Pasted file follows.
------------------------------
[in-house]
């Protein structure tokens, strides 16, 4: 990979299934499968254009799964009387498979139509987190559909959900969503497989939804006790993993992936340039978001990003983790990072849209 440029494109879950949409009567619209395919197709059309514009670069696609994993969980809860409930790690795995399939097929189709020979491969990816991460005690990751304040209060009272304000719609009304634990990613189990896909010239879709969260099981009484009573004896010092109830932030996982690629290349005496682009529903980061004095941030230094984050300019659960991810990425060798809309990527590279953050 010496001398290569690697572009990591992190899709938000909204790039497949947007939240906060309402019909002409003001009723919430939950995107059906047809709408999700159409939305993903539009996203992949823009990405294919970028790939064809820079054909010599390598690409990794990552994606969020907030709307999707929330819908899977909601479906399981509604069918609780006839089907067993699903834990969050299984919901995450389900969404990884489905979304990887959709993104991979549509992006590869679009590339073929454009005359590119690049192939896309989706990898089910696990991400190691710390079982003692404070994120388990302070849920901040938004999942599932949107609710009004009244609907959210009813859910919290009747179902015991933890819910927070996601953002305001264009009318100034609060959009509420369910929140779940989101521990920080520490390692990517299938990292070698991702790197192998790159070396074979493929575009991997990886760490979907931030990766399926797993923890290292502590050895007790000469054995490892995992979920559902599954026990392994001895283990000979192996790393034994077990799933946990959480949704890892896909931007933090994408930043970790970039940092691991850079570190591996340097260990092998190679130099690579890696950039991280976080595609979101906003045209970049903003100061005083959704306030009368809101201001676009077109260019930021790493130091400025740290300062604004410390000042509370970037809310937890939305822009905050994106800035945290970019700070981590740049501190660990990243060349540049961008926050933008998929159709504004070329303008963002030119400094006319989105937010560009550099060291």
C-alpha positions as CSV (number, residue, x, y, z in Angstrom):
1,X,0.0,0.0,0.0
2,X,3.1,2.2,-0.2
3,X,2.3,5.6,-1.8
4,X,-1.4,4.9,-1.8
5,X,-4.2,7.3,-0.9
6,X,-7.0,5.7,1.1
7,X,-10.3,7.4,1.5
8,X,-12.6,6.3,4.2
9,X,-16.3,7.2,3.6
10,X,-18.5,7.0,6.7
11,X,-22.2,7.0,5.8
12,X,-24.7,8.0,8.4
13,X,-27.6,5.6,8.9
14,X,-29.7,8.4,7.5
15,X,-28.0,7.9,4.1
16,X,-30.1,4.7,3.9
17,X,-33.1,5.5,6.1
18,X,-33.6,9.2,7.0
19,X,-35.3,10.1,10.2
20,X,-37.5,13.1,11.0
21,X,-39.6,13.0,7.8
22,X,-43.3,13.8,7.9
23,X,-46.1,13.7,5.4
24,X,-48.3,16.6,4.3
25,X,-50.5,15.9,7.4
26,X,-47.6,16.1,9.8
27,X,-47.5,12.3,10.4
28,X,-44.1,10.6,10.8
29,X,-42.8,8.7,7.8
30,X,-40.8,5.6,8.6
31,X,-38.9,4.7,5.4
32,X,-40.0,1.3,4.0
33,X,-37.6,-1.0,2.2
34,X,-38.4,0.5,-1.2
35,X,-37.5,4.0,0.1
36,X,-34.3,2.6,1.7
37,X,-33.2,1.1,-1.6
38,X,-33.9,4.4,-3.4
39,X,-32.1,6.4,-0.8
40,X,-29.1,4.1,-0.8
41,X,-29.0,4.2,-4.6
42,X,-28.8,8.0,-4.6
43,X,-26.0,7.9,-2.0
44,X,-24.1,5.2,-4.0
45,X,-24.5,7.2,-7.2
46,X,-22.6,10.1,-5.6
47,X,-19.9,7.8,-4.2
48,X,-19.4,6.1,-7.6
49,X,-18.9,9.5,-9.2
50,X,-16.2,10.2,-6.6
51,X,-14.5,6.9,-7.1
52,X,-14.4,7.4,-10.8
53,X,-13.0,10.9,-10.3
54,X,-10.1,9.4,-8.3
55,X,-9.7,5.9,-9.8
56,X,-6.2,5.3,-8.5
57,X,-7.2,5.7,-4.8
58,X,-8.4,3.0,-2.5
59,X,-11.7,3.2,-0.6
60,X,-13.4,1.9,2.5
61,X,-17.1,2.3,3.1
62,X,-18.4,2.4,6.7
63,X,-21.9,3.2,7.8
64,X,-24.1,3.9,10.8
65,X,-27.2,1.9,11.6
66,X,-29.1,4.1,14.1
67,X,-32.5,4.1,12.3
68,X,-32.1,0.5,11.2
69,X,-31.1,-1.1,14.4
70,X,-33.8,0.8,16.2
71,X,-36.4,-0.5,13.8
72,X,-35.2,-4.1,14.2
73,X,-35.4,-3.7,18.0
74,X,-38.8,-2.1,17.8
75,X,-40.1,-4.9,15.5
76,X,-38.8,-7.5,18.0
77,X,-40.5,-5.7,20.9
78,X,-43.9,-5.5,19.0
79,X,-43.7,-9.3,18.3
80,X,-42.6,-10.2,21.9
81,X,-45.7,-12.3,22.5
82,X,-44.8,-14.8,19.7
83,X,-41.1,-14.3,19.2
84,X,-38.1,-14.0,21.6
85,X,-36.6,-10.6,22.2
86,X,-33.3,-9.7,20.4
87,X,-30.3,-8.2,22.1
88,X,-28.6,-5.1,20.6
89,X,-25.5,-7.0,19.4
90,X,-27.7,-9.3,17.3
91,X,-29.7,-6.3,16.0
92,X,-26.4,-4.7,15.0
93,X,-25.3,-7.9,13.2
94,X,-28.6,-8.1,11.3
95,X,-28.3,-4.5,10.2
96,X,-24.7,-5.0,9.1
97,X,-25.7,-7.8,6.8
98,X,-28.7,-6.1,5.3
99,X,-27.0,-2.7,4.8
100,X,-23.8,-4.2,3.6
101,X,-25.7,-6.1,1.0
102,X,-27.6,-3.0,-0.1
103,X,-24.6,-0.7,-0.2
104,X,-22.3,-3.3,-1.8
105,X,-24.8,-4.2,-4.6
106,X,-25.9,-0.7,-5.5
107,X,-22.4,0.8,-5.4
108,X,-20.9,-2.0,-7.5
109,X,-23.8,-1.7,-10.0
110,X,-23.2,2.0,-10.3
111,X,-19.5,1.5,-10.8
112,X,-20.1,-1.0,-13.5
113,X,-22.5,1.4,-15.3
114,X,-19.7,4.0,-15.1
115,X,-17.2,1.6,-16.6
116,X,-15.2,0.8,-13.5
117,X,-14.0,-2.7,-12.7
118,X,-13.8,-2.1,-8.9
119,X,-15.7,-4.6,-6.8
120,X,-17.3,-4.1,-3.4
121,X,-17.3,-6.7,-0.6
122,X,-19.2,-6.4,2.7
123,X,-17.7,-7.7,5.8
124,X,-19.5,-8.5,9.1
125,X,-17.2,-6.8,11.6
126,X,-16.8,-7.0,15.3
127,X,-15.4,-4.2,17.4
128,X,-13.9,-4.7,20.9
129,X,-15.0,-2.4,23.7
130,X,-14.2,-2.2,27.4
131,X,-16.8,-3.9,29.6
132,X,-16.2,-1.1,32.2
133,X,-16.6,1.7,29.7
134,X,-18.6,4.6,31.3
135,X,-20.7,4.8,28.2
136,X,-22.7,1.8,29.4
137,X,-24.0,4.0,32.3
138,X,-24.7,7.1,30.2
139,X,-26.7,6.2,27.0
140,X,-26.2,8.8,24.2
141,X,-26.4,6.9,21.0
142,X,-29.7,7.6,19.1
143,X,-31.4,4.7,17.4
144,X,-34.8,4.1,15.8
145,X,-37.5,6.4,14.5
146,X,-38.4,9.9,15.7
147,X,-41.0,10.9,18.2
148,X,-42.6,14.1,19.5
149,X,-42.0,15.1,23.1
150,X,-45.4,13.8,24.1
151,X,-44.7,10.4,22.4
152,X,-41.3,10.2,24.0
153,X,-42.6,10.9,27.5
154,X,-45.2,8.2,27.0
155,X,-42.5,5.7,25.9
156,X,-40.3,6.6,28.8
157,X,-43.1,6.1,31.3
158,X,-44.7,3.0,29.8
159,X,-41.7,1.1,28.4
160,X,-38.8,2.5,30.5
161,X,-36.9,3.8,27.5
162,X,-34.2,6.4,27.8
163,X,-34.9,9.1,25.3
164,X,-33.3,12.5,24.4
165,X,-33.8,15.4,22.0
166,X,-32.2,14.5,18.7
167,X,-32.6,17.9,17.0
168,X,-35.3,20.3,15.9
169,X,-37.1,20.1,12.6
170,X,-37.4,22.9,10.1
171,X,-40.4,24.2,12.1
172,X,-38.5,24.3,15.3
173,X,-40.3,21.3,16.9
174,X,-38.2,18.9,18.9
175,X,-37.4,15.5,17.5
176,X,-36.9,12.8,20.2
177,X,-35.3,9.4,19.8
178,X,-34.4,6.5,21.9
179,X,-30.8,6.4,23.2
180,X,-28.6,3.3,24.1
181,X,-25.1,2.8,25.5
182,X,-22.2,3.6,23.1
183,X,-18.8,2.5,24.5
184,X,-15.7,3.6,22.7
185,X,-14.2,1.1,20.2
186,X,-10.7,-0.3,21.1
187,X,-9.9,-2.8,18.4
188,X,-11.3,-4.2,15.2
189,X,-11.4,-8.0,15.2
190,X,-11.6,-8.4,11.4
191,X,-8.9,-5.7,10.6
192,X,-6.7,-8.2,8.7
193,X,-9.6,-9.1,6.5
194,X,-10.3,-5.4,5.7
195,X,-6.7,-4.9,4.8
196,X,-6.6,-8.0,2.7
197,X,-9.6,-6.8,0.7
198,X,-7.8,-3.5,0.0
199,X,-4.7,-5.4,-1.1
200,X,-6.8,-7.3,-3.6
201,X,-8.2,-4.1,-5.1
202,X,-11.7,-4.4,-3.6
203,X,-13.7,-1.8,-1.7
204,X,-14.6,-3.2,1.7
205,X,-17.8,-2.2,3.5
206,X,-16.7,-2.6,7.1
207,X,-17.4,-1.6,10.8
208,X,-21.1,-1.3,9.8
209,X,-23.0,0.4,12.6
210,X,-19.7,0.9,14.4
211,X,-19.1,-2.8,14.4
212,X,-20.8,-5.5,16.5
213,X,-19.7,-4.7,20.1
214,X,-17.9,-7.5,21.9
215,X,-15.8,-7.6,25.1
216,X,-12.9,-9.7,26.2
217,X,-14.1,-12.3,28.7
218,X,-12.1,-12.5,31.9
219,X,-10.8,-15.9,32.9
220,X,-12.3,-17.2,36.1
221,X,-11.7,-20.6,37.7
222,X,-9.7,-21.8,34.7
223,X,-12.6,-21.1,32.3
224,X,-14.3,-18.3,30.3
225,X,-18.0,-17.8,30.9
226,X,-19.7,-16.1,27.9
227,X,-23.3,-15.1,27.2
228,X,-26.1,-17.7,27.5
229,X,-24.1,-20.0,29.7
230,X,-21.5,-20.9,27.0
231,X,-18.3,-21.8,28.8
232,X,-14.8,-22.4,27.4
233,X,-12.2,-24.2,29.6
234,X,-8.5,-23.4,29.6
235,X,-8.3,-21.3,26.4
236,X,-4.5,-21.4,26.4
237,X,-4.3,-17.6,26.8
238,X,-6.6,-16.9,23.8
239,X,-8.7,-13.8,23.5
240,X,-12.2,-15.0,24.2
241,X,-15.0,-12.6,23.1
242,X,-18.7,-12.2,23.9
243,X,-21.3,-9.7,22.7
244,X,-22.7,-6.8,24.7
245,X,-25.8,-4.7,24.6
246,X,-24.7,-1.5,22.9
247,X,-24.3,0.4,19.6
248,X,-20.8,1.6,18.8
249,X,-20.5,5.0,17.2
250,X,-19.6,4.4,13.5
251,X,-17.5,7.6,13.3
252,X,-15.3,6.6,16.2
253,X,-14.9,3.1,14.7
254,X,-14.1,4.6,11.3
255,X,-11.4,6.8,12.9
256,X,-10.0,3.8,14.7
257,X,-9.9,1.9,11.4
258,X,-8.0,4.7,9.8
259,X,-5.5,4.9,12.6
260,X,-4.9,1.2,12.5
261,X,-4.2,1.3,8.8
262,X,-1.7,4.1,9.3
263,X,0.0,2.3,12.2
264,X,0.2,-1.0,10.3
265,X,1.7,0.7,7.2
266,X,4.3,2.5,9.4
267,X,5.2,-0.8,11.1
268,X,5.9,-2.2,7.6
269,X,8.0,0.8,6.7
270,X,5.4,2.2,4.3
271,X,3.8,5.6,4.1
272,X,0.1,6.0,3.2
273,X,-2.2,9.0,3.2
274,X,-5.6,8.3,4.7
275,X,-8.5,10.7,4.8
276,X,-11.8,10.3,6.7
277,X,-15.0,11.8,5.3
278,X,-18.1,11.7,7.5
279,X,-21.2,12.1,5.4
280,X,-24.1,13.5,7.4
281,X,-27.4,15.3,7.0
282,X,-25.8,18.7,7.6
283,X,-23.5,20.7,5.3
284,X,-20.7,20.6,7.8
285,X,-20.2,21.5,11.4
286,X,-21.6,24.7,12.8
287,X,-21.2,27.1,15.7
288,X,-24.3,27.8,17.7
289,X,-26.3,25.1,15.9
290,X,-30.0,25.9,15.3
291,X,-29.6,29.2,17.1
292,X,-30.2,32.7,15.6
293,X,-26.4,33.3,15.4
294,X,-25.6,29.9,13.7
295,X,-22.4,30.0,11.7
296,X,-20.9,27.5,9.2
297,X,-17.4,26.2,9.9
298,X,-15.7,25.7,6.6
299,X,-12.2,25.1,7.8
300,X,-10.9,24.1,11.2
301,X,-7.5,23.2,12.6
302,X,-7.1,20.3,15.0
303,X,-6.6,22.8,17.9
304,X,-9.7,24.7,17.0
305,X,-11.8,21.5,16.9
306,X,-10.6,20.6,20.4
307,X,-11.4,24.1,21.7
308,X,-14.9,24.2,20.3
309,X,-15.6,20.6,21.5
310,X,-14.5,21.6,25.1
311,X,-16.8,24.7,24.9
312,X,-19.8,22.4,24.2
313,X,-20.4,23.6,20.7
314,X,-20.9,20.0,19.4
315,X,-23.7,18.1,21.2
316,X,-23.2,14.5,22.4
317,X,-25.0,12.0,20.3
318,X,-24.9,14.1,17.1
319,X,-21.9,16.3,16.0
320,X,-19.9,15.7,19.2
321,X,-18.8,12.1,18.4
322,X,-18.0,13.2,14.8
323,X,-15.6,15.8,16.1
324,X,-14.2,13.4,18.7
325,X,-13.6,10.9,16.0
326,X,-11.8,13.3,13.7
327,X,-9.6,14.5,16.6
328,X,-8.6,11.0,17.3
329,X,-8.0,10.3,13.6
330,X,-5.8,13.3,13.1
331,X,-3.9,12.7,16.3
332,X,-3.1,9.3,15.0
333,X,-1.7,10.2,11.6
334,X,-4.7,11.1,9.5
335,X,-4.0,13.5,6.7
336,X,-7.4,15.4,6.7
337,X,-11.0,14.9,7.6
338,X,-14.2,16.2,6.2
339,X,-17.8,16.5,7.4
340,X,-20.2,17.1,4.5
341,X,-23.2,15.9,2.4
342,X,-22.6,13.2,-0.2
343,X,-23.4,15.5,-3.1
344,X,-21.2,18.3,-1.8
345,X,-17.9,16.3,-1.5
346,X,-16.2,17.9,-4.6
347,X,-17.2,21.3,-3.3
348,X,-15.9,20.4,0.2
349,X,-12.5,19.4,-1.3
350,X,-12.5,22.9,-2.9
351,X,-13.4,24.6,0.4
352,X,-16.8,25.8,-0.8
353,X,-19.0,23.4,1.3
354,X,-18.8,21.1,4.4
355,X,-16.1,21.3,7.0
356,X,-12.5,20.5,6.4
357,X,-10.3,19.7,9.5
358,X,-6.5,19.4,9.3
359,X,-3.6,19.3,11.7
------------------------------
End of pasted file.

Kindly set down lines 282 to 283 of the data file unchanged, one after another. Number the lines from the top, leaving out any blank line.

279,X,-21.2,12.1,5.4
280,X,-24.1,13.5,7.4